Report: American millennials to be hurt the most by DACA
If the Deferred Action for Childhood Arrivals program is continued, or its recipients granted a path to citizenship, millennials will be forced into direct competition with so-called Dreamers for college admission, job opportunities, and wages.
In a Thursday report in the Washington Examiner, writer Sydney Jacobs contends that DACA creates competition in the higher education system that inherently favors illegal immigrants through policies such as affirmative action.
“Dreamers with permits qualify for affirmative action, giving young immigrants an advantage over not just the skilled worker, but also American college applicants,” Jacobs wrote.
DACA recipients have been the beneficiaries of financial aid, college scholarships and in-state tuition in many states, including California, where one out of every four DACA recipients reside.
California has legislated the diversion of funds from the middle class to assist Dreamers through the implementation of the California Dream Act, which declared that illegal alien and nonresident students eligible for state financial aid.
Such an allocation of funds for DACA recipients creates a disadvantage for Americans of similar income classes. Due to the diversion of funds to Dreamers via State Dream Acts, middle-class American students are less likely to receive financial aid from universities and institutions.
DACA also creates competition in the workforce for millions of jobless American millennials, 10 percent of whom are unemployed. More than 800,000 millennials from other countries are competing legally in the workplace for the same occupations in which American millennials are seeking work.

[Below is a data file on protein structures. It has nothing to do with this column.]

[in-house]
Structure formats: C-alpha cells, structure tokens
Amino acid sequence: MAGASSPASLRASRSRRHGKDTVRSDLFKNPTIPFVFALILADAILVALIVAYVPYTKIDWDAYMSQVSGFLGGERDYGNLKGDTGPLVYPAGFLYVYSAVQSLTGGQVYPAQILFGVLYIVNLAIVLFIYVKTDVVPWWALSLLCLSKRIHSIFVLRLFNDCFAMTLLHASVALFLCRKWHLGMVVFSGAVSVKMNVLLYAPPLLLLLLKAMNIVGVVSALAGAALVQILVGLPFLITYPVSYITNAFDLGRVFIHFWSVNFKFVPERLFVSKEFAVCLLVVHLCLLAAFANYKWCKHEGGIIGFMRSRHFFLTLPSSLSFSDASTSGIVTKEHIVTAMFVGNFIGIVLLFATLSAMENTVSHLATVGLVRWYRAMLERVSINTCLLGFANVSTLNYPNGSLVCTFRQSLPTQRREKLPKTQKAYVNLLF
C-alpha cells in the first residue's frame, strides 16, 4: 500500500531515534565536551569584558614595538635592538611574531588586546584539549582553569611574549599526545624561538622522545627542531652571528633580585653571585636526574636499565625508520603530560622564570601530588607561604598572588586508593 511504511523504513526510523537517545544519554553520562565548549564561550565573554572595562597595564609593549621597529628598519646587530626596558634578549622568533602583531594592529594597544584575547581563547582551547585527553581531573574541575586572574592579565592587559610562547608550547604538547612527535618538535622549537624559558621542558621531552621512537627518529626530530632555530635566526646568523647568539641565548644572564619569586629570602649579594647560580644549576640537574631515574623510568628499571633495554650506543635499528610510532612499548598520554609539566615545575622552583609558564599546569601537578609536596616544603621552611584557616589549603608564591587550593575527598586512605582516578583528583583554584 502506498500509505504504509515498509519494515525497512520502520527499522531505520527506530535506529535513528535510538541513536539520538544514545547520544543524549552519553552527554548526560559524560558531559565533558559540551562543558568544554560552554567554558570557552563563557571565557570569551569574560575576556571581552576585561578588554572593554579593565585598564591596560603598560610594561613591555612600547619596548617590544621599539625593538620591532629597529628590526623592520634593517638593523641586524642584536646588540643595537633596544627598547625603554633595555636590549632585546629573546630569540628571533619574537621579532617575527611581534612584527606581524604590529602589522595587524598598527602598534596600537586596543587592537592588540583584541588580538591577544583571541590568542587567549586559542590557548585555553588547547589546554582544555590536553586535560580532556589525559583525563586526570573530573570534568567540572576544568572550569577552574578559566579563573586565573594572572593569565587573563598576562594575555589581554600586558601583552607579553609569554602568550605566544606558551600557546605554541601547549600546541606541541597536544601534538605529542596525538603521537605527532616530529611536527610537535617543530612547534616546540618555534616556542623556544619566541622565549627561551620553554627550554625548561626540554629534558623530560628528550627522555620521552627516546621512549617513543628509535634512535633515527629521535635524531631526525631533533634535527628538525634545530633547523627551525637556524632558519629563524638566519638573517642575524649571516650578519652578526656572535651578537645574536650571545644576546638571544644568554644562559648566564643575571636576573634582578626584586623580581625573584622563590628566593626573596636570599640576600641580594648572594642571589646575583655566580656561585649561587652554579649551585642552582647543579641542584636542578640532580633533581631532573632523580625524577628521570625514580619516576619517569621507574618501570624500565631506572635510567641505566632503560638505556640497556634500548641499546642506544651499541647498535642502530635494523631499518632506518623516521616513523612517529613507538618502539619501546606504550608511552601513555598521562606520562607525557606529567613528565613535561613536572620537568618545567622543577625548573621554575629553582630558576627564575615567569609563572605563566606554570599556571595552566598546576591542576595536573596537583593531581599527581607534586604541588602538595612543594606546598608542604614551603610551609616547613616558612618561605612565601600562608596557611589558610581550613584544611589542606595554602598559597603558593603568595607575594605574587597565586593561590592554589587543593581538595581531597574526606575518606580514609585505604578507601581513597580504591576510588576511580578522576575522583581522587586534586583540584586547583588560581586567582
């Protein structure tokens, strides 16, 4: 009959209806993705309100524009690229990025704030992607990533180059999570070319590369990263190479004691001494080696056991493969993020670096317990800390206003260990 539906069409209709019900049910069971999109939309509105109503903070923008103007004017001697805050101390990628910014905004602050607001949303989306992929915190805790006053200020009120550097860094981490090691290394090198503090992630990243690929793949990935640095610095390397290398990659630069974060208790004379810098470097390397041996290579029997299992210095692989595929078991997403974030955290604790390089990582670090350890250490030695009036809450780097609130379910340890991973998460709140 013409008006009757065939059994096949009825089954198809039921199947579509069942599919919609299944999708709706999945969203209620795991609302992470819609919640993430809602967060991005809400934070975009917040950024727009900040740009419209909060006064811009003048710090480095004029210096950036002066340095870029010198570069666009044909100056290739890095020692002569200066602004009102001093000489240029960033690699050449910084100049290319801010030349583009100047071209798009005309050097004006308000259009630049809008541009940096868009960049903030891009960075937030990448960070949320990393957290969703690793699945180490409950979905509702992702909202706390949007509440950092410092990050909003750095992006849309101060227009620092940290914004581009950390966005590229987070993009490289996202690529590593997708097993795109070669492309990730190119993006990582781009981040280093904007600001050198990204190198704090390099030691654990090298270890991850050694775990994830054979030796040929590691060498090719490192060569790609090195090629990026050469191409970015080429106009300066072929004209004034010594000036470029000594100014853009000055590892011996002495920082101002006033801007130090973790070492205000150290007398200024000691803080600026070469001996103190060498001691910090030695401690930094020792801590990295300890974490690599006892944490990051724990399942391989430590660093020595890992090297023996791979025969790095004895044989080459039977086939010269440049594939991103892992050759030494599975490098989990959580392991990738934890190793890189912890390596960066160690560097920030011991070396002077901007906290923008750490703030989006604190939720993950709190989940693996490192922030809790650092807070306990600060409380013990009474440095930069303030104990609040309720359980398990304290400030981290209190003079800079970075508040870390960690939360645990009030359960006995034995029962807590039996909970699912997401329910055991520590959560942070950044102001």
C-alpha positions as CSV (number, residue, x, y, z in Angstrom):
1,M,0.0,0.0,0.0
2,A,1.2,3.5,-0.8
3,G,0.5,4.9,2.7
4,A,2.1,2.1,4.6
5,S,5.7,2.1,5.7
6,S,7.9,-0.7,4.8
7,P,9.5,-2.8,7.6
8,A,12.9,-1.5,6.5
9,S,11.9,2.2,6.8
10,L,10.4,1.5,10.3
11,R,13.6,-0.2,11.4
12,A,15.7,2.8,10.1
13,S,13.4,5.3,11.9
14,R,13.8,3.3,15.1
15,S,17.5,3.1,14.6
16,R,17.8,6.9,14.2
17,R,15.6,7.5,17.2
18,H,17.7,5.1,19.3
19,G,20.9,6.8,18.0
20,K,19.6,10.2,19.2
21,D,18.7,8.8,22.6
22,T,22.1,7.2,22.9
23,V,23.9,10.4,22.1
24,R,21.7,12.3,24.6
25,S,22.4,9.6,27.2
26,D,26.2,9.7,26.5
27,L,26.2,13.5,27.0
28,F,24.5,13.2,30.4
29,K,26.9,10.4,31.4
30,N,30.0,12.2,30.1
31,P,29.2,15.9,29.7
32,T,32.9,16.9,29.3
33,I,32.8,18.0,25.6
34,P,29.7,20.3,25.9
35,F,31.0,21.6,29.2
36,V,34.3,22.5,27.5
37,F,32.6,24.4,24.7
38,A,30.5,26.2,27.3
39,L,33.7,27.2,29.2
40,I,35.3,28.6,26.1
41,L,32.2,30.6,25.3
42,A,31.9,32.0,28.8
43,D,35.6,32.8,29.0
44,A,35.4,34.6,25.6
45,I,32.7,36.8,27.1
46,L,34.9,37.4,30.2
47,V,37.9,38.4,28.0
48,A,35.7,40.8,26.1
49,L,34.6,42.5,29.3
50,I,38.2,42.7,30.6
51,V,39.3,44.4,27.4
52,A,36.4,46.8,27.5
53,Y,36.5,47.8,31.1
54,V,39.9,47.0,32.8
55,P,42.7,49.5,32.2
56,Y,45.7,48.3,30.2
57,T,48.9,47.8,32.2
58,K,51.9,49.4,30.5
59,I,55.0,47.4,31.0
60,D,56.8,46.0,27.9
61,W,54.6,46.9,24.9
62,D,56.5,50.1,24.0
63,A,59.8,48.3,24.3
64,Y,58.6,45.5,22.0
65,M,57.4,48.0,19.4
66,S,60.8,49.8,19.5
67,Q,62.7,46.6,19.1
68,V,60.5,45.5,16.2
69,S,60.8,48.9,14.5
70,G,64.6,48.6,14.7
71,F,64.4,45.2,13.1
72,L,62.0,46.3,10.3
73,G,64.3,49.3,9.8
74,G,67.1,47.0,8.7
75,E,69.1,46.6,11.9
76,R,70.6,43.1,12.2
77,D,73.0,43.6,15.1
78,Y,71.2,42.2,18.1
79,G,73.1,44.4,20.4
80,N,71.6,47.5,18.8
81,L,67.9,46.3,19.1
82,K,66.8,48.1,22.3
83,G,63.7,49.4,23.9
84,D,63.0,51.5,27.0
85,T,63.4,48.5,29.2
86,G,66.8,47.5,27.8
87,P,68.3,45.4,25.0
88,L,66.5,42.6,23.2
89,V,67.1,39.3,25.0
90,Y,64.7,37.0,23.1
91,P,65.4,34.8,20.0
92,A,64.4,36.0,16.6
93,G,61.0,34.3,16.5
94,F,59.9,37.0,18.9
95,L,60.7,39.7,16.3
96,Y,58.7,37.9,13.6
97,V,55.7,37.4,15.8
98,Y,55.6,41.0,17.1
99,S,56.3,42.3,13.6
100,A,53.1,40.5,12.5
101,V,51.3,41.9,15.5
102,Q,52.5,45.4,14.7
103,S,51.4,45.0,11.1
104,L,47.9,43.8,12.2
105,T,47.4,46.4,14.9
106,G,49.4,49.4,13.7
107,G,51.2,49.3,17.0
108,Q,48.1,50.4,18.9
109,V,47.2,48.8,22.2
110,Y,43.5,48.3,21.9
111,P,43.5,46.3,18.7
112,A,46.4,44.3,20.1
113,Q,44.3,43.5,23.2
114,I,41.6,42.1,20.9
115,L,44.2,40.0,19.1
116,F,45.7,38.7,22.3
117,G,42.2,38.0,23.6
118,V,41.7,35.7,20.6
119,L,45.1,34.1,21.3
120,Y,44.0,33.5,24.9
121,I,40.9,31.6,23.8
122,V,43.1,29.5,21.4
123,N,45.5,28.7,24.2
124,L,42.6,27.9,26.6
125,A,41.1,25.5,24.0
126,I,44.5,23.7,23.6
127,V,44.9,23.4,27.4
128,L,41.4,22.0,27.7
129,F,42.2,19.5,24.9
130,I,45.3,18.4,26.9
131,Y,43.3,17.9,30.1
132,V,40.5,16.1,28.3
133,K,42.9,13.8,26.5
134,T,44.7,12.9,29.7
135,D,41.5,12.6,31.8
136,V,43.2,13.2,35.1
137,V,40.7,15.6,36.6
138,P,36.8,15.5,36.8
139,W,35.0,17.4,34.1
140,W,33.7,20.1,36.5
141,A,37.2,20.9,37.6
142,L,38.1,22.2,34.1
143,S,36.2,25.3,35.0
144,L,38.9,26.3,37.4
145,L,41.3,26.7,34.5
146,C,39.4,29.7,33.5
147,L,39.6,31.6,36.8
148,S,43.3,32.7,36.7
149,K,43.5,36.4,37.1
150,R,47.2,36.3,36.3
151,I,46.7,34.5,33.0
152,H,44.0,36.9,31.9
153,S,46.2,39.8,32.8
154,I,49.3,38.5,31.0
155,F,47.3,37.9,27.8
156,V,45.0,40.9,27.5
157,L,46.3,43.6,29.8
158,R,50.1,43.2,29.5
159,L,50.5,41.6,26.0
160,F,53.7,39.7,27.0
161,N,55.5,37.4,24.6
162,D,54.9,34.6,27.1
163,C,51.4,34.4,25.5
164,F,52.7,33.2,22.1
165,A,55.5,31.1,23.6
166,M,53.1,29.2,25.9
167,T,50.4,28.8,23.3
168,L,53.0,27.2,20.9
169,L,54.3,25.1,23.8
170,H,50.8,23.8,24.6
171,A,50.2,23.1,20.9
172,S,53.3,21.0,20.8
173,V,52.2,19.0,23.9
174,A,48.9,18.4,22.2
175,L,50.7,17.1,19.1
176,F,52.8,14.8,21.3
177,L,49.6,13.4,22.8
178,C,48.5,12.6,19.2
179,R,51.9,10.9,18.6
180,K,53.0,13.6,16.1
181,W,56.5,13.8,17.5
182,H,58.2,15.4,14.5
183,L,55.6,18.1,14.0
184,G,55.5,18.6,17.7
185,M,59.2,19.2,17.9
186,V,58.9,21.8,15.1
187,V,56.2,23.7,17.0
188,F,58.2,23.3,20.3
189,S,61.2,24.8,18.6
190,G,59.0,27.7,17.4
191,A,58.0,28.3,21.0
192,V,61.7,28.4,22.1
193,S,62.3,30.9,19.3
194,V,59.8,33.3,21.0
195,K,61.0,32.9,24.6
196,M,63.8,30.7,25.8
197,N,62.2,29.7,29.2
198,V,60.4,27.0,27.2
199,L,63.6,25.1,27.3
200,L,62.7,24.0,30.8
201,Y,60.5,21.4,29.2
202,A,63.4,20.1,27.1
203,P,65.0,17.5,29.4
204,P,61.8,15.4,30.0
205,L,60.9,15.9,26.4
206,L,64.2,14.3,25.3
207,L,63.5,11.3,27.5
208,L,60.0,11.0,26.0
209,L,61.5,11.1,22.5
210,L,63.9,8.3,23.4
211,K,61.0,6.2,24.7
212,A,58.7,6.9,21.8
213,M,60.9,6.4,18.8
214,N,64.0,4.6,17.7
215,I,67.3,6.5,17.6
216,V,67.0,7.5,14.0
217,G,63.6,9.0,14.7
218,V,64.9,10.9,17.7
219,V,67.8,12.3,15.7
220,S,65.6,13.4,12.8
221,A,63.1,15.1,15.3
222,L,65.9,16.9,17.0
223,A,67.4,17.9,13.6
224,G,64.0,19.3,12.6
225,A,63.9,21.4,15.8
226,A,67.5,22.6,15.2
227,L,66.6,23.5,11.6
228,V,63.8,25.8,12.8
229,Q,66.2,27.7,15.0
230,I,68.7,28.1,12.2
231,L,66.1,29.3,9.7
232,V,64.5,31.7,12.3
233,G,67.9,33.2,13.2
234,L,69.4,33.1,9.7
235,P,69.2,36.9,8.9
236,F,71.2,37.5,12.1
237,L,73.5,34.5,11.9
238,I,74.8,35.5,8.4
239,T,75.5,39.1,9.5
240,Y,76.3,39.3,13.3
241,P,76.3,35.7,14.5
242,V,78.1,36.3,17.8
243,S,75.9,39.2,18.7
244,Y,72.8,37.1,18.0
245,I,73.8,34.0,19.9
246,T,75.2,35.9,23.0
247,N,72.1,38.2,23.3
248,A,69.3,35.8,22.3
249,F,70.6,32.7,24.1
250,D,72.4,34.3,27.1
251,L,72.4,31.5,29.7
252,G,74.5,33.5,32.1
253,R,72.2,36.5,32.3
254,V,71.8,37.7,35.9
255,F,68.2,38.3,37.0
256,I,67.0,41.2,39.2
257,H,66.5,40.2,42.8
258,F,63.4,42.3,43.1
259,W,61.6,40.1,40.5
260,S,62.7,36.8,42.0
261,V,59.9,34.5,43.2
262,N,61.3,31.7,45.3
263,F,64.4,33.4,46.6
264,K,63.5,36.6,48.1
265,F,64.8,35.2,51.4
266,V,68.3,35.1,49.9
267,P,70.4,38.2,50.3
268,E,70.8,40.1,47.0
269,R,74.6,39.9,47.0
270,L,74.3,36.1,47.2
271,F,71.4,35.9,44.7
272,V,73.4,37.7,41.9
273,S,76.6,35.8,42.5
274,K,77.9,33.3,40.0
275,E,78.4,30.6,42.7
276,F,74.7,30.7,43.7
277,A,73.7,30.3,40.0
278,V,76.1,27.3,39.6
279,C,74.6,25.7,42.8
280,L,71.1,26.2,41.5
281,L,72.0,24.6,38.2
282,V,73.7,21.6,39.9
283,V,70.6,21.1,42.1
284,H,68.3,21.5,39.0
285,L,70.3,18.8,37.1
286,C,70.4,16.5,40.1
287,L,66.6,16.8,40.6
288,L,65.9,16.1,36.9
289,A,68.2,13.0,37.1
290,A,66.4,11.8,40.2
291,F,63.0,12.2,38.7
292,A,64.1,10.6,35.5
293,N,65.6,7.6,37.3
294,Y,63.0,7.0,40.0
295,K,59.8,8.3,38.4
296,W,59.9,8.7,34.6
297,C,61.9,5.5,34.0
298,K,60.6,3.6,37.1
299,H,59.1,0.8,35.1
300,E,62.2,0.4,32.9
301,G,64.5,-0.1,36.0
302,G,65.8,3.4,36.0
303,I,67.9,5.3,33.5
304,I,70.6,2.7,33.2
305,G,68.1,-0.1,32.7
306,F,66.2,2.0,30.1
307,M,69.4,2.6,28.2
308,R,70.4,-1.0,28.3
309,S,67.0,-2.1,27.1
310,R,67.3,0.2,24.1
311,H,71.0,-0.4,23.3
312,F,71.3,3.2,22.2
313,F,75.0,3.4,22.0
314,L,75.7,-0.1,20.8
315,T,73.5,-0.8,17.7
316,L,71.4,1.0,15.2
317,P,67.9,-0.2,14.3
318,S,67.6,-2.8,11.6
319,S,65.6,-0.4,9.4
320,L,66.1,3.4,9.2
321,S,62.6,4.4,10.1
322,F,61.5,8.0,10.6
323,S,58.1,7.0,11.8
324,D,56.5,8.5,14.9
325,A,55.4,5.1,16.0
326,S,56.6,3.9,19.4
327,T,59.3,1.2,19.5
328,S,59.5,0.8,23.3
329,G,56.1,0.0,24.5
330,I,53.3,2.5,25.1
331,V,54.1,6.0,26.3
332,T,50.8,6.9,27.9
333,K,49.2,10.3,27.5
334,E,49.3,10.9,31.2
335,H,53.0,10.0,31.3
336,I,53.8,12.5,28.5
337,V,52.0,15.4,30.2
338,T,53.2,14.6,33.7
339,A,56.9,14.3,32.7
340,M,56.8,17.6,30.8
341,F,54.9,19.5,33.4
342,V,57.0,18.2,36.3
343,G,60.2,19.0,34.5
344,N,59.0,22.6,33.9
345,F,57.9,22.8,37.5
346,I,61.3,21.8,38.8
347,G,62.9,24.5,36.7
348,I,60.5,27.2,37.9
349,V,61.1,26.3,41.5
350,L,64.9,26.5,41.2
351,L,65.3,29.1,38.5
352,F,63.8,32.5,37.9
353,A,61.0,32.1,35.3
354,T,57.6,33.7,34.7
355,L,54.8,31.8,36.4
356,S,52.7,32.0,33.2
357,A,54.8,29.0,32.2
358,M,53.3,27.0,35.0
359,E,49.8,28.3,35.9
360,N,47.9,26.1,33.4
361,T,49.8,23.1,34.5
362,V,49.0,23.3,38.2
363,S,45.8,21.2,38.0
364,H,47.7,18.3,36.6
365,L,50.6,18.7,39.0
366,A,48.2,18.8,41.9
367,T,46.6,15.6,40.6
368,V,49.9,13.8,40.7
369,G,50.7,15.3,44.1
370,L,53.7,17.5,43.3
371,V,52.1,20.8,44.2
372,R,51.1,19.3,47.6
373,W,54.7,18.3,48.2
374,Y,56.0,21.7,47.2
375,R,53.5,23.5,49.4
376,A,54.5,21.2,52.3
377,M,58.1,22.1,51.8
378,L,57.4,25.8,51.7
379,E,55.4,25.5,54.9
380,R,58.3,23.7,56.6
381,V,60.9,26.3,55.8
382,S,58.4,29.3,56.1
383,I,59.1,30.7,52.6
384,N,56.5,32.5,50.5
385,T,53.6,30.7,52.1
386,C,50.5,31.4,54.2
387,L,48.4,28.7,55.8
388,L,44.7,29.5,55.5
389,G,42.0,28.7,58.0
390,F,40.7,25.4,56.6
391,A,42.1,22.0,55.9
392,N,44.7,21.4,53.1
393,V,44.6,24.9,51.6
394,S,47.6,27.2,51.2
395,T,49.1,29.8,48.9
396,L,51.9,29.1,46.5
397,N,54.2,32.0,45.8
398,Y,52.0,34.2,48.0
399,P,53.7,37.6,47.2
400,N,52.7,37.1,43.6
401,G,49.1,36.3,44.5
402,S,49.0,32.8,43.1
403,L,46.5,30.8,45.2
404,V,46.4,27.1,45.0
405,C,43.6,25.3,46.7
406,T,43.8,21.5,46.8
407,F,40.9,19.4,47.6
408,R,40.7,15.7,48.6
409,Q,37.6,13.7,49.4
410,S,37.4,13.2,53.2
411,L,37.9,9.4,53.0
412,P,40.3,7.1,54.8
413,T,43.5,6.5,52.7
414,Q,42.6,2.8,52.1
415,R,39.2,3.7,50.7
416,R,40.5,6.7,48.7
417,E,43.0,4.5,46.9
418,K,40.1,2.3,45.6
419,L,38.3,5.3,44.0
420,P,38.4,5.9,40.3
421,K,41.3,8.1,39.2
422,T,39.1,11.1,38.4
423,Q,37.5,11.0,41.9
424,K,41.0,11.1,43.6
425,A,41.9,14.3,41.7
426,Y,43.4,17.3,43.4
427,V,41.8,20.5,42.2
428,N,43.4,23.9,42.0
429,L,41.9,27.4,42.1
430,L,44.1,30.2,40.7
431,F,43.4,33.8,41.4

Data from the Migration Policy Institute revealed that there are approximately 2.1 million illegal aliens in the U.S. who are eligible for DACA, in addition to the 800,000 already enrolled.
Jacobs argued that “the ultimate issue facing both millennials and Americans is that DACA allows for unjust amnesty. The United States admits approximately 1 million legal permanent immigrants every year, which is more than any other nation in the world. It is unjust to the millions of Americans and resident legal immigrants who followed the rules.”
Allowing legal status to DACA recipients also adds to the burgeoning problem of illegal immigration through extended family sponsorship.
“This is a slippery slope for America,” Jacobs wrote. “The narrative on DACA touts the promise of the American dream by advertising the many who have benefited from the system. What it fails to mention are the impacts and burdens DACA has thrust upon the American millennials.”
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